“A Vision Without Execution Is an Hallucination” – Stephen Case
I’ve always wanted to be an evil genius like you see in a Bond movie. Not really because I like the evil part, but more because they get to plan and build these elaborate contraptions with unlimited time and budgets. If you have an idea to put a frickin’ laser beam on top of a shark, then you get to do that.
You can understand my disappointment, then, at learning Bond movies are fiction, and not documentaries.
In the real world, good ideas are a dime a dozen. Everyone has them all the time. How many times do you hear your drunk uncle, or a friend (or yourself) say, “I had that idea decades ago!”? Well, here’s the thing; you don’t get points in the real world for having an idea. Having an idea doesn’t help the bottom line. An idea by itself is essentially worthless if there isn’t action tacked on to the end. An idea can actually COST you time and money if it distracts from better strategies, or if it’s tossed in once a strategy is being executed.
Here at eROI, we have a very specific project process that allows us to spend time dreaming up all of the pie-in-the-sky ideas that we think could work. As a strategist, my job is to filter through the ideas and find the ones that will work, the ones that won’t, and if you’re lucky, the ones that are just crazy enough they might work (sock puppets anyone?). This gives us the best of both worlds.
So, how do you go from “just an idea” into a full-fledged strategy that will bring you fame and riches?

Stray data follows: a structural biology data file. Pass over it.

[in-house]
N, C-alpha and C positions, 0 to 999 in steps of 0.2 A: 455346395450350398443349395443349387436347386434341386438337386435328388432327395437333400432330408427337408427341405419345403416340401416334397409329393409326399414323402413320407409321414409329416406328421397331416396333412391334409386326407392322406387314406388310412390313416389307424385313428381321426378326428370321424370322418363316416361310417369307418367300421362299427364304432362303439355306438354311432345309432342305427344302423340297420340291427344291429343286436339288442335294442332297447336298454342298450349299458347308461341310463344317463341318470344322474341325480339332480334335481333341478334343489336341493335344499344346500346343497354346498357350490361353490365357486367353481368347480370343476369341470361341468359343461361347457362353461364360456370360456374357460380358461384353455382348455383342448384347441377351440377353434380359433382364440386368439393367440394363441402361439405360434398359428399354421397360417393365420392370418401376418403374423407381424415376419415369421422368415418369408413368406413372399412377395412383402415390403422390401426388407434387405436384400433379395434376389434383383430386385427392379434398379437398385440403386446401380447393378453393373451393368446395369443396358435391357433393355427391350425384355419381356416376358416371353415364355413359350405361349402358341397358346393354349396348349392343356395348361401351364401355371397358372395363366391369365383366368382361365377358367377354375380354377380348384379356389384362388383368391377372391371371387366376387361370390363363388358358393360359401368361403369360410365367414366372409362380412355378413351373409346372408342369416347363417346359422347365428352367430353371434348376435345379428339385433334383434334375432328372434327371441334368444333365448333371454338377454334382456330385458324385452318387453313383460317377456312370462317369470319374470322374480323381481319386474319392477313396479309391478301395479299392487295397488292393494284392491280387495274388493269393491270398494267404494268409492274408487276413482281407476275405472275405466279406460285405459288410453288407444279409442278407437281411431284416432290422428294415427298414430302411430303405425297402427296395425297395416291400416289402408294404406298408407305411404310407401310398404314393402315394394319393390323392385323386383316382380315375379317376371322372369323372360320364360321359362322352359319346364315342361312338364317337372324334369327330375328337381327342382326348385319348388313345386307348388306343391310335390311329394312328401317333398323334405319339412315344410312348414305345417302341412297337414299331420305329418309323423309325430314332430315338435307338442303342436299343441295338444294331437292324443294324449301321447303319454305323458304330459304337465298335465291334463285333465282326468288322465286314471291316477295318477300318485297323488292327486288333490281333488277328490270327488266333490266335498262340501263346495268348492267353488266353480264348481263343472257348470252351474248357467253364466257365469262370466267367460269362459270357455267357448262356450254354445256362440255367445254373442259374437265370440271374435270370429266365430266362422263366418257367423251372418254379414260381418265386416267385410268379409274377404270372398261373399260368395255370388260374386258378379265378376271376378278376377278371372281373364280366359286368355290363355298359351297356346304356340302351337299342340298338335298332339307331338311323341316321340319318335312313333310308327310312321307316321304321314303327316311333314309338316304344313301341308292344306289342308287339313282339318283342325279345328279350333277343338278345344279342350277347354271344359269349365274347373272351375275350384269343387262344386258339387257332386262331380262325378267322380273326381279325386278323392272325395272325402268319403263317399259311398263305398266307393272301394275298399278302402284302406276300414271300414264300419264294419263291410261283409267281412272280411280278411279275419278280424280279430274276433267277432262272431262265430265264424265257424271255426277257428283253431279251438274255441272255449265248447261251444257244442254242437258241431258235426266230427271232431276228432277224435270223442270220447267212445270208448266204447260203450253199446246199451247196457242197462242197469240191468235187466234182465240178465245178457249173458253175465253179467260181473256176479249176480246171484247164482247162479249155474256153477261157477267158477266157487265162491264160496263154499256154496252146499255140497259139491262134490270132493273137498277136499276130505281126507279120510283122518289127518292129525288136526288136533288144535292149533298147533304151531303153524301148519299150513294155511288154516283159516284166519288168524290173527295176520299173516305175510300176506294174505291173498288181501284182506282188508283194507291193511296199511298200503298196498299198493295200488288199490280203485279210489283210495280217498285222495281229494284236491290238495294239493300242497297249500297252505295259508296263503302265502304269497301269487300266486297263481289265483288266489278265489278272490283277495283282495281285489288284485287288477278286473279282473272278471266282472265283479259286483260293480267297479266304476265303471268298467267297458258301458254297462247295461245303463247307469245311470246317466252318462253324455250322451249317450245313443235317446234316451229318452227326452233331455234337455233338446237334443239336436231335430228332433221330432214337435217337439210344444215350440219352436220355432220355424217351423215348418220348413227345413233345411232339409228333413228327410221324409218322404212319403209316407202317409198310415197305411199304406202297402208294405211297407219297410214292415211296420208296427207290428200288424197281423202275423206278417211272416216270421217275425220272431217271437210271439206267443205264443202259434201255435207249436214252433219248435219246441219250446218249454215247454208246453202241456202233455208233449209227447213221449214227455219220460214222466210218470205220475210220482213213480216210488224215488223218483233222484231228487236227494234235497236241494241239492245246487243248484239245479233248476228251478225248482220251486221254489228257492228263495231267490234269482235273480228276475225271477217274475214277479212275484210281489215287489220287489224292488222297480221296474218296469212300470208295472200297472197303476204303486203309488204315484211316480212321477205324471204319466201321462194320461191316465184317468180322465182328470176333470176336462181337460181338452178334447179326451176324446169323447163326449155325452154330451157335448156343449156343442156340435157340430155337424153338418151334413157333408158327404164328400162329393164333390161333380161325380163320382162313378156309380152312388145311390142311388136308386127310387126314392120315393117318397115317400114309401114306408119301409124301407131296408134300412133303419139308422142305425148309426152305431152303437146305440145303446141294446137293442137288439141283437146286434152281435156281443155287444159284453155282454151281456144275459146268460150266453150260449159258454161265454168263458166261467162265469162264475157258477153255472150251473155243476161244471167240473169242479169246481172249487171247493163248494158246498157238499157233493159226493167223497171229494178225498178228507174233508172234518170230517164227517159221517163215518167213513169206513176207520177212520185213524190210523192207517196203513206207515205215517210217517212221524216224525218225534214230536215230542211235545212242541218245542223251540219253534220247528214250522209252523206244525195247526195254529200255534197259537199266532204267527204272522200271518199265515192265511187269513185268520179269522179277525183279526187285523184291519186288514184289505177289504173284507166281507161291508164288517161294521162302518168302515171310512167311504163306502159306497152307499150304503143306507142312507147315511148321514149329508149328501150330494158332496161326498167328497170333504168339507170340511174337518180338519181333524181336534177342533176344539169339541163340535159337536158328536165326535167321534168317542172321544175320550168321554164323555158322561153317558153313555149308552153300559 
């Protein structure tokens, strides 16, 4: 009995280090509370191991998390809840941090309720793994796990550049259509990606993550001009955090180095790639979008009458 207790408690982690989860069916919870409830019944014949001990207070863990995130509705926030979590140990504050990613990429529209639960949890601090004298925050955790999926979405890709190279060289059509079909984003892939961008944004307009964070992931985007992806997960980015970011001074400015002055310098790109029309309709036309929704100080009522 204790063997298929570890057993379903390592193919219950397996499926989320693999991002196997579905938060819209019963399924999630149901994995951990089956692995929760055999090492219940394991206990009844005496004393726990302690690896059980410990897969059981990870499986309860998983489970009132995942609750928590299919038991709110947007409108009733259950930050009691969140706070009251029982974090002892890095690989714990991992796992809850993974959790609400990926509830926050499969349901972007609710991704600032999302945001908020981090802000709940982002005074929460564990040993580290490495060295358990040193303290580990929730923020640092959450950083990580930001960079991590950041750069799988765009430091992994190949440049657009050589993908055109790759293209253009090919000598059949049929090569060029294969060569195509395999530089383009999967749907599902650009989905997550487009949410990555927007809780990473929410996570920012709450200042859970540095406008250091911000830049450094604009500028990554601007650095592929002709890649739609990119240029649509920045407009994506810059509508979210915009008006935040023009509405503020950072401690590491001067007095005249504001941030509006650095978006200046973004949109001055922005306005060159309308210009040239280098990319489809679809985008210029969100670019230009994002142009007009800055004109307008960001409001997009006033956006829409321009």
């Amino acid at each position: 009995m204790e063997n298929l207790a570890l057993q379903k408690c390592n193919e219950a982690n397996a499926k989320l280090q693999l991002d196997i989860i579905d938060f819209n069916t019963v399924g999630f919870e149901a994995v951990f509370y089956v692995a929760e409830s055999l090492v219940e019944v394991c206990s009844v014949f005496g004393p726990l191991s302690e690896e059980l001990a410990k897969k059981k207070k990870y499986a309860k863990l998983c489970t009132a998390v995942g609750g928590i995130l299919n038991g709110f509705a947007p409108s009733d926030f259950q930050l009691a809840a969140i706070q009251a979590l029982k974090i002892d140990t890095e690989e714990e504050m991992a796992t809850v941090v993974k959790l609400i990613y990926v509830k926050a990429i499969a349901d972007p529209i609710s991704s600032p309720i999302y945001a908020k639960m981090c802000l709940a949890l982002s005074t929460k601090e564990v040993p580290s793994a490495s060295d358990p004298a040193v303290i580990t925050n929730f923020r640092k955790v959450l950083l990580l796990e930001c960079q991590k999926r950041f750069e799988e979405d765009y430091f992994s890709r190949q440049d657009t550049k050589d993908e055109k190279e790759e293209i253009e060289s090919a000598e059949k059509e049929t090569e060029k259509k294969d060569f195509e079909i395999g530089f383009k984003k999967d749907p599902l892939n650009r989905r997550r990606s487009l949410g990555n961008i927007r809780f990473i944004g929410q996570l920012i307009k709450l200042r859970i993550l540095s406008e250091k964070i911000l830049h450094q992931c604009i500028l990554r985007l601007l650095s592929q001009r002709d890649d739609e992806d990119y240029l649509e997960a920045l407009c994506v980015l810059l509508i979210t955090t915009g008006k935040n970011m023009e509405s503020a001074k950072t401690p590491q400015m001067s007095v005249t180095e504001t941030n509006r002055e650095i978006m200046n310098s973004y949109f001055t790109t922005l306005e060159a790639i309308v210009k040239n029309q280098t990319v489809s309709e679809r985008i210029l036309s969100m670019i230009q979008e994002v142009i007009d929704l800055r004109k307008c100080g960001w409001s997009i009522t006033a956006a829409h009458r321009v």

Context, Context, Context.
The main pitfall of an idea is that it exists in a vacuum. There are no opportunity costs, no other things going on for it to get in the way of, and it’s all fake money and time you’re spending to implement it.
To evaluate its effectiveness as a strategy, you have to add in context. What’s happening in the world around the idea? What are you giving up to do this? Where are the hours and dollars coming from? Do we have the skills and talent to make it excellent? Is this the best way to reach our audience?
Ideas that come in halfway or two-thirds of the way through a campaign can become particularly costly when you look at them through this lens because you lose the efficiencies and quality checks you’d normally have if you had months to plan and execute. You can also do negative work by stalling or hampering the progress of other pieces in the campaign.
In the end, some of the best strategies can seem obvious in hindsight. The low-hanging fruit that’s ripe for picking is almost always the best place to start.
Adding in execution
An idea doesn’t have all of those pesky little details that can drag down a strategy, like dates and content and design. As strategists, we have to figure out how exactly to make a great idea into a reality. We build personas, dive into performance data, work with Accounts on schedules, make sure Design and Development can actually build what we are promising in the hours allotted, and figure out what we are going to measure so we can tell how well it worked. Strategies also need to be flexible enough to handle the inevitable speed bumps you encounter in the real world and degrade gracefully based on technology, last minute changes, or unforeseen events.
Good strategy takes pains to avoid common mistakes that can happen if you rush an idea into execution. Here’s a short (and by no means comprehensive) list of pitfalls good strategies try to avoid
- Cognitive biases that creep into decision making and content creation. Common ones are outcome bias and projection bias. Did you know there is something called the IKEA bias? You should.
- Short-sightedness. Very often ideas can be the shiny new object that distracts from the longer-term goals and health of a campaign or brand.
- Gimmicks that are just really, really overdone. Enough said.
In the end, I haven’t quite been able to hypnotize a harem of women out of their food allergies quite yet, but using these strategies we’ve consistently been able to create campaigns that push our partners outside of their comfort zones, pick the low-hanging fruit, and create lasting gains.